Ambassador Linda Thomas-Greenfield
U.S. Representative to the United Nations
New York, New York
October 16, 2022
As we mark World Food Day, we are facing the worst food security crisis I have ever seen. The compounding impacts of the pandemic, the deepening climate crisis, rising energy and fertilizer costs, and protracted conflicts – including Russia’s illegal, unjustified invasion of Ukraine – have disrupted global supply chains and dramatically increased global food prices. It is heartbreaking to know that, as a result, tonight over 828 million people will go to bed hungry.
This unprecedented crisis calls for an unprecedented response. The United States has stepped up to provide more than $10.5 billion in humanitarian and development assistance for food security and has galvanized a global response. More than 100 countries have now signed on to the United States’ Roadmap for Global Food Security–Call to Action giving us a common picture of this crisis and a common vision for addressing it. The Global Food Security Summit, co-chaired by the United States during the 77th UN General Assembly’s High-Level Week, reaffirmed the commitment of world leaders to act with urgency to avert extreme hunger for hundreds of millions of people around the world.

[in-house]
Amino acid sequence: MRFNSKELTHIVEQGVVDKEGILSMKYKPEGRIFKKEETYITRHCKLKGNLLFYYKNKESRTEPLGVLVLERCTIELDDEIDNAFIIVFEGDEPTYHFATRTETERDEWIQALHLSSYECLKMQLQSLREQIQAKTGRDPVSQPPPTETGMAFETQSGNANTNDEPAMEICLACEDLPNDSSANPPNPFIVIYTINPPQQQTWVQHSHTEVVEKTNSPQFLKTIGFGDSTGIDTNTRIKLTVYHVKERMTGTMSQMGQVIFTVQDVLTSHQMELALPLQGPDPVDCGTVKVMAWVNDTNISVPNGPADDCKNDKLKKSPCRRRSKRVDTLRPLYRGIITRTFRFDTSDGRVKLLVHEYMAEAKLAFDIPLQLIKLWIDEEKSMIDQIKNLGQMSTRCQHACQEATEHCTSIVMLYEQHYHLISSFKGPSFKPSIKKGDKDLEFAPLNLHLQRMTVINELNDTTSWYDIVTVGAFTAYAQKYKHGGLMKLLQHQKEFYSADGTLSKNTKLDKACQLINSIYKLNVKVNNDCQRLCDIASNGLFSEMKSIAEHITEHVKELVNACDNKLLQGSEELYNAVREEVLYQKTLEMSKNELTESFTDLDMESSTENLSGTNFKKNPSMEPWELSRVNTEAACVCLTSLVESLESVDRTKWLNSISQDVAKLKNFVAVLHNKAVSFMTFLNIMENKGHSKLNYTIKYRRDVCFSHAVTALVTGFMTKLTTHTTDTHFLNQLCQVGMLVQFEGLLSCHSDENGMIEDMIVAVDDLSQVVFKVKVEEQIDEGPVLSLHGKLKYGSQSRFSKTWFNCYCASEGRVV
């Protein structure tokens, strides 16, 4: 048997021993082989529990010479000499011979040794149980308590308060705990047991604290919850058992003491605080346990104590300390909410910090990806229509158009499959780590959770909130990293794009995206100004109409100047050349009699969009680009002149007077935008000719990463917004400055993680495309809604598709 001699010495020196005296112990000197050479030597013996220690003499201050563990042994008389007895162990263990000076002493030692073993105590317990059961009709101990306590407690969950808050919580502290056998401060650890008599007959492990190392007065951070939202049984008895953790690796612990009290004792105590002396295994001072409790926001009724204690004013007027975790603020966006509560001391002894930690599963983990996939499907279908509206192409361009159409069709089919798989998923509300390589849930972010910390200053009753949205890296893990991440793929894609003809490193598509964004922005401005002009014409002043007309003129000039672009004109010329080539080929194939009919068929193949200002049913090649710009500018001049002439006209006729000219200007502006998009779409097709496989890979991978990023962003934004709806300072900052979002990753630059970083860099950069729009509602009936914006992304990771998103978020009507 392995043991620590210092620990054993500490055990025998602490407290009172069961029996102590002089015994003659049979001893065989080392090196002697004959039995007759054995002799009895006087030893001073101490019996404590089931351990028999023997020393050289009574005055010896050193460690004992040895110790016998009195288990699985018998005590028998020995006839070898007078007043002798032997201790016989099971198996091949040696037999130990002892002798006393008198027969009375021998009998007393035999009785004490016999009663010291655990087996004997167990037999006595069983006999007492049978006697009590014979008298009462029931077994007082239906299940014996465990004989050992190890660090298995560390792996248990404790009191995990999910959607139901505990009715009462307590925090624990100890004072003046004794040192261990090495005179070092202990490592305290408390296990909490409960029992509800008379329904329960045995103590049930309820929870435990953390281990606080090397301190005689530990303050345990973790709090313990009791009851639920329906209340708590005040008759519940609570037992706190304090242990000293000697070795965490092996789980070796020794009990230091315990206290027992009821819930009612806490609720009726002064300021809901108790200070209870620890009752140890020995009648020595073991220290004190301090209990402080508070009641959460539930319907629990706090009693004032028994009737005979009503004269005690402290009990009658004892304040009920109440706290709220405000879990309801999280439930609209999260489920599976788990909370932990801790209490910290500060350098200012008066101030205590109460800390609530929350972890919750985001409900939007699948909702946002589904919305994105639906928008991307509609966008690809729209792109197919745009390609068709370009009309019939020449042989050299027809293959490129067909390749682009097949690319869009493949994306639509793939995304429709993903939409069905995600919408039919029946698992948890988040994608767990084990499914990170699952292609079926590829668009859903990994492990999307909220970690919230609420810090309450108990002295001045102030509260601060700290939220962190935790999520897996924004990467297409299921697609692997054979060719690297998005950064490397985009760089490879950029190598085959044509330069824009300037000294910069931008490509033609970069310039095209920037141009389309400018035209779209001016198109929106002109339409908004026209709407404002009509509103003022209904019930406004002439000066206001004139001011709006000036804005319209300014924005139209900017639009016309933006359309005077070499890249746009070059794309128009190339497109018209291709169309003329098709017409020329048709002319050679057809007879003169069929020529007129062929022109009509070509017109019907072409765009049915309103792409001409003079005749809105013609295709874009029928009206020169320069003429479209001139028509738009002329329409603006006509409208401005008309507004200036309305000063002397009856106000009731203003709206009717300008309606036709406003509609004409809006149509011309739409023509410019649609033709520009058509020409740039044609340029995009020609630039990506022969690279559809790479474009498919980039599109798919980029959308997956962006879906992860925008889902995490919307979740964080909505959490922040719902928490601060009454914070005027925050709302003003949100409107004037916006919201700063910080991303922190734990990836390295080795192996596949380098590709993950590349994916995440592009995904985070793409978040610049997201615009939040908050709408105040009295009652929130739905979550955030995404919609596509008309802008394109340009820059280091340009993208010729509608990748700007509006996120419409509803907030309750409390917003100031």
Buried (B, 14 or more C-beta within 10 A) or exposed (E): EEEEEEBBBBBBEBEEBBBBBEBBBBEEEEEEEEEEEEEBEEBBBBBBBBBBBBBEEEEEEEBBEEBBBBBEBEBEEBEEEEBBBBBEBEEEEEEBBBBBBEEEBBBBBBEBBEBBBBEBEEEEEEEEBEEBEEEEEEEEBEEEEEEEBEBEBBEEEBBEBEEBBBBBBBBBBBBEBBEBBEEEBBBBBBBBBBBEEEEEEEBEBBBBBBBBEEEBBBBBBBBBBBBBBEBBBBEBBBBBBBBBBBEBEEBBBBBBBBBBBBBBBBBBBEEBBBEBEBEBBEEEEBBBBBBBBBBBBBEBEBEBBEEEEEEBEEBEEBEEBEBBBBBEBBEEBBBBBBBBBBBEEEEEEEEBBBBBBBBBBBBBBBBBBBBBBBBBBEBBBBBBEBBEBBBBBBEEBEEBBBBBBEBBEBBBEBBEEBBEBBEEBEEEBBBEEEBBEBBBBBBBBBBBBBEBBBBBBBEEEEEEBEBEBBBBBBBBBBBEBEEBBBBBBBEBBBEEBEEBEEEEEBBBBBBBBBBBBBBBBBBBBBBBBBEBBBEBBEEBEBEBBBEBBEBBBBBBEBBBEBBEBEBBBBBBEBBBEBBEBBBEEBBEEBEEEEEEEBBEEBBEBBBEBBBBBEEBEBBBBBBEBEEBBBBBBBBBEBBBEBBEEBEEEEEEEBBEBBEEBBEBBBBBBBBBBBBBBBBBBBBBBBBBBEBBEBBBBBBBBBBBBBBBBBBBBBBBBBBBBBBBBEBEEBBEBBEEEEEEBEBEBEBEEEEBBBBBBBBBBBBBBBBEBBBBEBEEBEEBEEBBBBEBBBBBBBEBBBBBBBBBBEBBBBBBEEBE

Thanks to diligent efforts by the UN Secretary-General and Türkiye, the Black Sea Grain Initiative has brought more than 7 million metric tons of desperately needed food to the world’s hungry populations. This initiative is essential to global food security and must be extended. And with a multi-year drought in the Horn of Africa and parts of Somalia at risk of famine for the second time in just over a decade, there is still more to be done.
But to stamp out hunger we cannot just supply food to the hungry. We also have to address what is driving food insecurity in the first place – rising energy costs, climate change, COVID, and the most insidious source of hunger: conflict. That is why I have consistently brought this issue before the UN Security Council. Food security is a national security issue. It is an economic issue. But above all, it is a moral issue.
As we reflect on World Food Day, let us seize the moment to work together across governments, across countries, and among peoples to end hunger. Now is the moment to forge partnerships with civil society and the private sector, to take advantage of new technologies and better techniques, to build the food systems and the structures of the future, and to end hunger once and for all.